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New IWPR/IFES Survey Reports on Women’s Political, Economic, and Social Status in Morocco

Jun 22, 2010

RABAT—A national survey of the political, economic, social and legal status of women in Morocco
released today by the International Foundation for Electoral Systems (IFES) and the Institute for
Women’s Policy Research (IWPR) shows a mixed picture of women’s status in the region.

The survey was conducted as part of IFES and IWPR’s Status of Women in the Middle East and North
Africa (SWMENA) project, which seeks to propel the efforts of local nonprofits working to improve the
standing of women in the MENA region. The first phase of the project is to acquire scientific survey data in three countries—Lebanon, Morocco, and Yemen—to identify and address the areas of greatest need for women. The second phase of the project is to deliver the data to local nonprofit advocacy groups and individuals who focus on women’s issues and train them to use the information to advance their goals.

The survey findings were presented to local groups on June 21 and 22 in Rabat. Participants included
representatives from NGOs and Ministries, as well as academics and parliamentarians.
Survey results indicate that there is a gender gap in voter participation in Morocco. Women’s
participation in Morocco’s municipal elections in June 2009 was lower than men’s, with less than 45
percent of women surveyed report having cast a vote compared with 57 percent of men. The majority of
Moroccan women (54 percent) did not participate in the June 2009 municipal elections.

The survey also found relatively high support for the system of gender quotas that is currently in effect
in Parliament, with seven in 10 women versus six in 10 men in favor of the gender quota system. Over
a third of men are opposed to the system of gender quotas compared with only 17 percent of women.
The survey, however, indicated that knowledge of gender quotas remains significantly low among
ordinary Moroccan citizens at large.

Women showed much higher support than men for the Family Law (Moudawana) which provides a set of guarantees and assurances to women (85 percent of women vs. 59 percent of men support the law). Most men who oppose the Moudawana believe the law negatively impacts them, exaggerates the spouse’s demands, and is opposed to their religious beliefs. The top two reasons women gave for their dissatisfaction with the law involve their disappointment with the practice and enforcement of the Family Law and the feeling that its slow implementation does not do enough for the rights of women.
Restricted movement remains an issue for a substantial portion of women in Morocco. Thirty percent of women report that they are limited in their ability to leave the house without permission. Restricted
movement is greater for young women (44 percent of 18-24 year olds) than older women (18 percent of those age 55 and older), as well as for women who do not work for pay (31 percent) compared with women who do work for pay (15 percent). Although relatively fewer women work for pay (10 percent) compared with men (69 percent), the wages paid to women and men are virtually the same.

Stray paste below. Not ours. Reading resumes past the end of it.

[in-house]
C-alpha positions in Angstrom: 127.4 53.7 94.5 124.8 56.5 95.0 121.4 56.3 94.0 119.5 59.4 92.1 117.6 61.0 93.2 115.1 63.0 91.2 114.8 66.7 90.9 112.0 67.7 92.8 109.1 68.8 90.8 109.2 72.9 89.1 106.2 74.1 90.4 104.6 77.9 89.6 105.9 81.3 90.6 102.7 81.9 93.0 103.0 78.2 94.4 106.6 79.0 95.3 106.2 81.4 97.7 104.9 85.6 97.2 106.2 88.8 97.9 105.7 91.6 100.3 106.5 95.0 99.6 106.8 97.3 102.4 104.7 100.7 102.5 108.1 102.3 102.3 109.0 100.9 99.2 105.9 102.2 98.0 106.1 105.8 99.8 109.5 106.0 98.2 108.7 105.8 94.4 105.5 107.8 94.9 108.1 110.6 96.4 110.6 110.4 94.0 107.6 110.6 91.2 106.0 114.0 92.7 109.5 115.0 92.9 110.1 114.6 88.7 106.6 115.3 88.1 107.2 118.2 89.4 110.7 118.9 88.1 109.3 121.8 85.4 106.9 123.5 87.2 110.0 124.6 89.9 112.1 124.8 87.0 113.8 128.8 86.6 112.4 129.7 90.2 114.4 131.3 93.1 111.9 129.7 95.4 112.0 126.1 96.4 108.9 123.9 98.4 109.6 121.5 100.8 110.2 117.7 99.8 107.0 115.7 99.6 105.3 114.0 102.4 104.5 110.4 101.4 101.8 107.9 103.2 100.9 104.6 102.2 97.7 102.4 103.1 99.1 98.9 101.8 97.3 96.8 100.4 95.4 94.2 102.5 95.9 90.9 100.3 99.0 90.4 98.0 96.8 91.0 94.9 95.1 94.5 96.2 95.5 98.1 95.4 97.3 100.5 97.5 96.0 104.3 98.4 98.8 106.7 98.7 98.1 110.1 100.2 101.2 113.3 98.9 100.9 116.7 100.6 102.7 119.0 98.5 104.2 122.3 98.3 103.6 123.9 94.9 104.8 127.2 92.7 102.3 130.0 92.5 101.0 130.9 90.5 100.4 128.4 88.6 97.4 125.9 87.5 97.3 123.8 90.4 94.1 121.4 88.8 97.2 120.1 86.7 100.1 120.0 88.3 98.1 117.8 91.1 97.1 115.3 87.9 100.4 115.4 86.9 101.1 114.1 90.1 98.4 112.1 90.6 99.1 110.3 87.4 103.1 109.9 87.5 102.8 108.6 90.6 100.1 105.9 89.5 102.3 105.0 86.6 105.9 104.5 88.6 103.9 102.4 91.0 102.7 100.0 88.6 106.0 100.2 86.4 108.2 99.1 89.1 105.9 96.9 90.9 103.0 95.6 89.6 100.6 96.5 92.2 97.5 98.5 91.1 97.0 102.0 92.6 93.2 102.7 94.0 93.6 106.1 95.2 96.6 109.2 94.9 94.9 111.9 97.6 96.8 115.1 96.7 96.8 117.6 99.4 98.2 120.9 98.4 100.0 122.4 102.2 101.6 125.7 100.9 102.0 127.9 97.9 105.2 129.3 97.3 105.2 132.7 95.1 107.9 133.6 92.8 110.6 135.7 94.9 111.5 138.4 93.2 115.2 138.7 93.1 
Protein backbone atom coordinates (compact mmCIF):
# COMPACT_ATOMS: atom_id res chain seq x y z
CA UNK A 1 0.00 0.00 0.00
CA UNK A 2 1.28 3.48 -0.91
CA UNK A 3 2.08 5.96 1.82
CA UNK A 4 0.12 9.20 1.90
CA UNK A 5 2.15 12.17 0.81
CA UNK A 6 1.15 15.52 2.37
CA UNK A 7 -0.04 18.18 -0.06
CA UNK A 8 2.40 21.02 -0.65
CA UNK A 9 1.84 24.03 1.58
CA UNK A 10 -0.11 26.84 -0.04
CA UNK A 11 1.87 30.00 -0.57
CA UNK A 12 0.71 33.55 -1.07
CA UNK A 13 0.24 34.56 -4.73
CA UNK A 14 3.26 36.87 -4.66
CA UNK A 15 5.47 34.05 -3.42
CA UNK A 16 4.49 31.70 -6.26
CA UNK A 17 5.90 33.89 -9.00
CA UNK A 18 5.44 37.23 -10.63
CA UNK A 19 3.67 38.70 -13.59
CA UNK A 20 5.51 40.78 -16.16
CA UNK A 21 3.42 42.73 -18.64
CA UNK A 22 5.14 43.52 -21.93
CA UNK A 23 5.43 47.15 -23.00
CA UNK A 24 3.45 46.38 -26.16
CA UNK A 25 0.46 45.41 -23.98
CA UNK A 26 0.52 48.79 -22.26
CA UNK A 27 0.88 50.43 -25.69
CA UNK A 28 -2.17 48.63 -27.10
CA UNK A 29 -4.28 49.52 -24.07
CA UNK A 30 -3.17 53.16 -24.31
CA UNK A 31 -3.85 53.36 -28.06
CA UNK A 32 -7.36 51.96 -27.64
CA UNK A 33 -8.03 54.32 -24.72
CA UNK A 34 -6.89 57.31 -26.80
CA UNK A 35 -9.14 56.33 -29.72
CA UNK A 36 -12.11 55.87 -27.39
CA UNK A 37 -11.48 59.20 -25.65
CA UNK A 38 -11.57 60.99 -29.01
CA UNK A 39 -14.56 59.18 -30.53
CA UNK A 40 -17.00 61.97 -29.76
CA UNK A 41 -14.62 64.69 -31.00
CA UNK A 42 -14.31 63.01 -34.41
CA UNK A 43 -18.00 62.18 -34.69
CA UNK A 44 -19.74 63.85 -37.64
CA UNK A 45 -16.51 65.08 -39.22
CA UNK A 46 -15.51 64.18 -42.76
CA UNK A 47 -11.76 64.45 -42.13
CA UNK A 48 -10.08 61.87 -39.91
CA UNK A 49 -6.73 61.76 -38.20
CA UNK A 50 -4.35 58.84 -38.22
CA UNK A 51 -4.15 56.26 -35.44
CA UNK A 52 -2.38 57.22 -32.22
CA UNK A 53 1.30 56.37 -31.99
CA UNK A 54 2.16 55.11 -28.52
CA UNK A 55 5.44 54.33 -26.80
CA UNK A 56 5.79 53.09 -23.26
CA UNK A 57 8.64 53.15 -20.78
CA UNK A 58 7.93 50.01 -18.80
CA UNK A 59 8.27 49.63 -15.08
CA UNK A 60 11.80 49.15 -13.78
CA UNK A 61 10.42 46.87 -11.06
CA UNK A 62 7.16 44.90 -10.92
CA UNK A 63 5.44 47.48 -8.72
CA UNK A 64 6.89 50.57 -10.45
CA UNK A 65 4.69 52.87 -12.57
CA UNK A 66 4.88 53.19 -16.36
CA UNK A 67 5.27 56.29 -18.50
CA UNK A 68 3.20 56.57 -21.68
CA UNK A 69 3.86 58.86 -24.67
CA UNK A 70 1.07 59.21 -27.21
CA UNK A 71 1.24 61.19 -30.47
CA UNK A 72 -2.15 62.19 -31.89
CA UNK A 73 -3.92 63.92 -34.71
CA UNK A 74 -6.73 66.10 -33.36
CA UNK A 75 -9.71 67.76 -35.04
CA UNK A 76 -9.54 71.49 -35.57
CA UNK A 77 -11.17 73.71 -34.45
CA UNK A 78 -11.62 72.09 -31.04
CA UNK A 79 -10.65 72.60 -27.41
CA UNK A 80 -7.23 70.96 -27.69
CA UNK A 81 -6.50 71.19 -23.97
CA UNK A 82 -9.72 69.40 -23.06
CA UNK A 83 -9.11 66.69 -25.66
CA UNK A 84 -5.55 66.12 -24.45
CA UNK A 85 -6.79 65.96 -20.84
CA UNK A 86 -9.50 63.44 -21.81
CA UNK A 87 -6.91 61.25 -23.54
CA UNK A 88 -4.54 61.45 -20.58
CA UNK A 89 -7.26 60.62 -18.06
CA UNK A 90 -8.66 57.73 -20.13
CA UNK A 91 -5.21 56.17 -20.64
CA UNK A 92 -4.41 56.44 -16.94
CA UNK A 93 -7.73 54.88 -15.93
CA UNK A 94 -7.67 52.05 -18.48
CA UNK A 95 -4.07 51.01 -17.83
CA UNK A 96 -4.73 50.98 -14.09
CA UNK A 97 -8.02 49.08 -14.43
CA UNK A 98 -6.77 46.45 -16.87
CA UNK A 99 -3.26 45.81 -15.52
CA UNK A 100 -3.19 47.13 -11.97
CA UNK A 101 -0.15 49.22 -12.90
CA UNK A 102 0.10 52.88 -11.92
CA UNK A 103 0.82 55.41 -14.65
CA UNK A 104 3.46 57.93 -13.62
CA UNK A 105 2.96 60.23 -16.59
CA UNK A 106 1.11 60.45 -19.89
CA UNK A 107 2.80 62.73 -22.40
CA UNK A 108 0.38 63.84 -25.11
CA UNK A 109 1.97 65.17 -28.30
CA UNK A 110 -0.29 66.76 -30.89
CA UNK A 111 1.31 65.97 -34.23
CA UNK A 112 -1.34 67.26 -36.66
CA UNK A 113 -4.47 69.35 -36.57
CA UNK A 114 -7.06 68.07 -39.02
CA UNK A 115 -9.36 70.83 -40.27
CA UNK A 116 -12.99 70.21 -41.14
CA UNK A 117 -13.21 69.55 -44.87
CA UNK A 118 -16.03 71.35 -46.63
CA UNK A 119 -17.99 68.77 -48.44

Women in Morocco have much lower educational attainment than men, with 48 percent of women, and
23 percent of men, having received no formal education. Women are also much less likely than men to participate in the paid labor force, with 69 percent of men and ten percent of women reporting having
worked for pay in the previous week.

Although women are more likely than men in Morocco to report receiving medical care, access to
medical care varies tremendously by education and income levels, with only 16 percent of low-income
women having access to a formal health care provider.

Men are more than three times as likely as women to believe that it is acceptable for a woman to be
beaten by her husband (30 percent of men and 9 percent of women), and more than one-third of men and women feel that domestic violence is at least sometimes justified when a wife “is disobedient or did not follow [her husband’s] orders” or “if she went out without telling her husband.”

At the end of the Rabat workshop, participants issued numerous recommendations that included: creation of targeted public awareness campaigns to inform women about new or existing laws; urging women’s advocacy NGOs to use media as a tool to reach out to women; and to combat illiteracy by working to make education more inclusive and accessible to women. Additional recommendations will be included in the comprehensive country report which will be issued later this year.

The Institute for Women's Policy Research (IWPR) conducts rigorous research and disseminates its findings to address the needs of women, promote public dialogue, and strengthen families, communities, and societies. IWPR's work is supported by foundation grants, government grants and contracts, donations from individuals, and contributions from organizations and corporations. IWPR is a 501(c)(3) tax-exempt organization that also works in affiliation with the women's studies and public policy programs at The George Washington University.


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